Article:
Its troves of longleaf pine forests are now near extinction. Efforts in recent decades have worked to preserve the state’s unique biodiversity.

“Although an intensely urban region, the Triangle has an abundance of hiking trails and greenways,” notes Triangle resident and longtime environmental leader Molly Diggins. “Some, like the statewide Mountains to SeaTrail  and the East Coast Greenway, which pass  through the Triangle, are local connections to broader networks.”

My destination is The Piedmont Nature Trails, which are located behind the display gardens of the North Carolina Botanical Garden and are open year-round, 24/7, free of charge. This biodiverse wonderland is maintained by the NCBG which oversees the eradication of invasive species.

Streamside Trail

The Streamside Trail (½ mile loop) crosses the Meeting-of-the-Waters Creek, a meandering stream. Hazelnut and sycamore trees bare their branches, and a downy woodpecker’s trilling breaks the silence and solitude.

Up the hill on the Oak-Hickory Trail (¾ mile loop), the stark outlines of gray barked dogwood, beech and oak branches tangle alongside each other, while underfoot abundant moss grows on rocks and exposed tree roots.

Heart-shaped little brown jug leaves peak though a carpet of fallen leaves. Turkey tail mushrooms splay on decomposing wood. Elephant Rock Trail (one mile) extends up through scented evergreens and hickory.

Moss Fingers
Moss ‘fingers’ on the Piedmont Nature Trail, Chapel Hill, NC. Photo by Ellen Kahaner
Aptly named turkey tail mushrooms along the Oak-Hickory Trail, Chapel Hill, NC. Photo by Ellen Kahaner
Elephant Rock, Elephant Rock Trail, Chapel Hill, NC. Photo credit Michele Zembow
Elephant Rock, Elephant Rock Trail, Chapel Hill, NC. Photo credit Michele Zembow

North Carolina Museum of Natural Science in Raleigh

I want to deepen my knowledge about this visual splendor, so I head to one of the most-popular science museums in the United States, the North Carolina Museum of Natural Sciences in Raleigh.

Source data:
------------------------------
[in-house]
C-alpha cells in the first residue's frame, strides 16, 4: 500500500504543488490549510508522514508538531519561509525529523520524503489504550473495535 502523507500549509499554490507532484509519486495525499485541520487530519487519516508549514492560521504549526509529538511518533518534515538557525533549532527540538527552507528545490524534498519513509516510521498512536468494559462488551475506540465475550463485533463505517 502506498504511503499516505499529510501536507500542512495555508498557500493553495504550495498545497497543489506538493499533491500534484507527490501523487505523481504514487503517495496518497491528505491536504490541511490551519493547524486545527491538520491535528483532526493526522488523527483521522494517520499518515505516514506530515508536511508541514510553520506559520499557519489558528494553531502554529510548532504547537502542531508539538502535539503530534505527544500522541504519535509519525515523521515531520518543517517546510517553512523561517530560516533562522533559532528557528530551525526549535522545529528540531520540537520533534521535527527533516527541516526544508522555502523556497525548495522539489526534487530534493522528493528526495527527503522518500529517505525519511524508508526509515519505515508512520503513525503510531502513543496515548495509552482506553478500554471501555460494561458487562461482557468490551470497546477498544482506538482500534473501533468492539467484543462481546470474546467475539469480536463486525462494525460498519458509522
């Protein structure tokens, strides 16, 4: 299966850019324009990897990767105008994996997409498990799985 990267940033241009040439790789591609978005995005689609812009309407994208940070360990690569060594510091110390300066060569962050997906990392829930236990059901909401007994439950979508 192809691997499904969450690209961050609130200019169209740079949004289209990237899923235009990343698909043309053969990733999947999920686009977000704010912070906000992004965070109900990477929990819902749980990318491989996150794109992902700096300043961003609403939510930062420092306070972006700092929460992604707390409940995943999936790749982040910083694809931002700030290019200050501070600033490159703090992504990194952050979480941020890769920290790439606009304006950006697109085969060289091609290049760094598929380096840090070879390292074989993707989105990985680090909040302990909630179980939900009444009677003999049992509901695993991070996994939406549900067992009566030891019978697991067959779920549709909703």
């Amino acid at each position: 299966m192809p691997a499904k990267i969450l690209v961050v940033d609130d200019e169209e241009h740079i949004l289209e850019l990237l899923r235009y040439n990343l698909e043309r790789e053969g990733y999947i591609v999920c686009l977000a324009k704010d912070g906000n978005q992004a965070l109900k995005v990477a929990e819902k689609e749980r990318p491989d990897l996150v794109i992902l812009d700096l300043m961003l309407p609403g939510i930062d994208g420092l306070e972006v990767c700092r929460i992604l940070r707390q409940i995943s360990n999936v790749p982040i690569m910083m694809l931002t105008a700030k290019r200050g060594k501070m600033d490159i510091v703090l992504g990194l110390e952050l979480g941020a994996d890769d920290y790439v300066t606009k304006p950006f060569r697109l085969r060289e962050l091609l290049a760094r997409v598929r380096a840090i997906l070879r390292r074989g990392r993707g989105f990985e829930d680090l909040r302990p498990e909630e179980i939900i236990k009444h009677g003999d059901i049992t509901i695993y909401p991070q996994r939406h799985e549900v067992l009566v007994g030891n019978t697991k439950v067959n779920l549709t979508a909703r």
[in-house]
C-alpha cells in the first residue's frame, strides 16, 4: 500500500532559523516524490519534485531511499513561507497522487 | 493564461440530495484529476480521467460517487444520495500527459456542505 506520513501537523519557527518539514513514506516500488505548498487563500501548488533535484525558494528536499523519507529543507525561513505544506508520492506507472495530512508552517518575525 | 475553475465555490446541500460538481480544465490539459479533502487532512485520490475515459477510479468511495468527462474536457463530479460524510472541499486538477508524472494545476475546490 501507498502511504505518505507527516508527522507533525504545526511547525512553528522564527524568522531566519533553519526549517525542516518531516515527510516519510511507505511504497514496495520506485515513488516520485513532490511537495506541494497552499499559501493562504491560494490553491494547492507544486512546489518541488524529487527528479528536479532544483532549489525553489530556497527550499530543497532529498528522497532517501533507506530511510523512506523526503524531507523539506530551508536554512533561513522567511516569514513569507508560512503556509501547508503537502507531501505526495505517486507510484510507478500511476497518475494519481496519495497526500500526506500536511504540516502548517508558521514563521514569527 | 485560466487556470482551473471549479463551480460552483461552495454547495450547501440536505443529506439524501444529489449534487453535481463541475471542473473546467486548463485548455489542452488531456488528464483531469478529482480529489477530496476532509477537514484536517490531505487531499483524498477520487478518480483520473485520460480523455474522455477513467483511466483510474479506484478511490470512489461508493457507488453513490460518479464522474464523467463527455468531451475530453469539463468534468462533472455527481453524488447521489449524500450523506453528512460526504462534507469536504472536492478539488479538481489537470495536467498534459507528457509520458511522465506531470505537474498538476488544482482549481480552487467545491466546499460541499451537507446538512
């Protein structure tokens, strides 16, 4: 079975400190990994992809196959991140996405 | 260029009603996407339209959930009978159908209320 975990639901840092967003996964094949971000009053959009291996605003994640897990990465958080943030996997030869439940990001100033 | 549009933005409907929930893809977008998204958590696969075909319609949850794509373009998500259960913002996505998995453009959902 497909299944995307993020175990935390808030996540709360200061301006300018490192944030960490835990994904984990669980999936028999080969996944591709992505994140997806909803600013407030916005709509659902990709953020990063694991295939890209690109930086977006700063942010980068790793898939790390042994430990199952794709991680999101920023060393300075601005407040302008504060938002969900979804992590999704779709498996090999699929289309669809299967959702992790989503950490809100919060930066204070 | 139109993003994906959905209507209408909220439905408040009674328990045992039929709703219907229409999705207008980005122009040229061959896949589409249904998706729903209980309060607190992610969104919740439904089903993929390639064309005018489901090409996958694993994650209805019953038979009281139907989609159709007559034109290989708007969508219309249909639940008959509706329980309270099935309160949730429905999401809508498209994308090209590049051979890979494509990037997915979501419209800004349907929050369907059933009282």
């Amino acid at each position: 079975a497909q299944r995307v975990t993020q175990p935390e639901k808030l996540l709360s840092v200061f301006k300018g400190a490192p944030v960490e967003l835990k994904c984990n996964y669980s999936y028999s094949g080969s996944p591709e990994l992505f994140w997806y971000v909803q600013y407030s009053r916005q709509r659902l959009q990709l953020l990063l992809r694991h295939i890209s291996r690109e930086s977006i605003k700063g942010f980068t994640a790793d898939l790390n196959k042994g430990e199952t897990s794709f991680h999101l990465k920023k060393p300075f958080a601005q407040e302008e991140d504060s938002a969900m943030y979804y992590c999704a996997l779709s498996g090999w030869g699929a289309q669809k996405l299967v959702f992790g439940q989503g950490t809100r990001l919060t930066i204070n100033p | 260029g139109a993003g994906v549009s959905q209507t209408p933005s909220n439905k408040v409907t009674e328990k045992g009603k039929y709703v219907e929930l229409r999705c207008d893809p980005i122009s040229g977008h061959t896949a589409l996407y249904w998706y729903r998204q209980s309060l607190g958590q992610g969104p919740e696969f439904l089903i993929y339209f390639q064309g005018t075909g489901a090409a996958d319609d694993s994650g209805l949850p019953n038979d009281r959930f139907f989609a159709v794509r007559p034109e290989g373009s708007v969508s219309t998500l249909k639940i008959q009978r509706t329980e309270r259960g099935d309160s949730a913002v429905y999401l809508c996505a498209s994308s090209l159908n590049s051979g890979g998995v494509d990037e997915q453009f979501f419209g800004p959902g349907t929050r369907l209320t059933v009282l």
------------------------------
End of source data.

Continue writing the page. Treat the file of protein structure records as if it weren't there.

It is also the oldest museum in the state, although there’s nothing relic-like about the high-tech exhibits and multiple open research laboratories. Like all of the state’s museums, admission is free.

It is particularly geared to inspire a love of science among young people, but I, too, enjoy petting a native creature in a live demonstration. I learn that not only does North Carolina have a state reptile, but it’s the only species of turtle that can retract its head and legs, and also close up its shell with a single hinge, giving new meaning to the phrase, environmental protection.

Natural World Investigate Lab, Nature Research Center, NCNSM, Raleigh, NC. Photo by Ellen Kahaner

My daylong visit to the Triangle turns out to be both exciting and educational. The three cities, with a combined population of about 800,000, are home to world-class universities and one of the largest research and development parks in the United States.

I discover that this tri-city region has an eco-friendly heartbeat, and I enjoy that pulse throughout my travels.

If You’re Thinking of Traveling to The Triangle:

Piedmont Nature Trails
North Carolina Botanical Garden

100 Old Mason Farm Road
Chapel Hill, NC 27517

North Carolina Museum of Natural Sciences

11 West Jones Street
Raleigh, NC 27601-1029

The Scrap Exchange
Lakewood Shopping Center

2059 Chapel Hill Rd.
Durham, NC 27707

Map of seven hiking trails in the Triangle: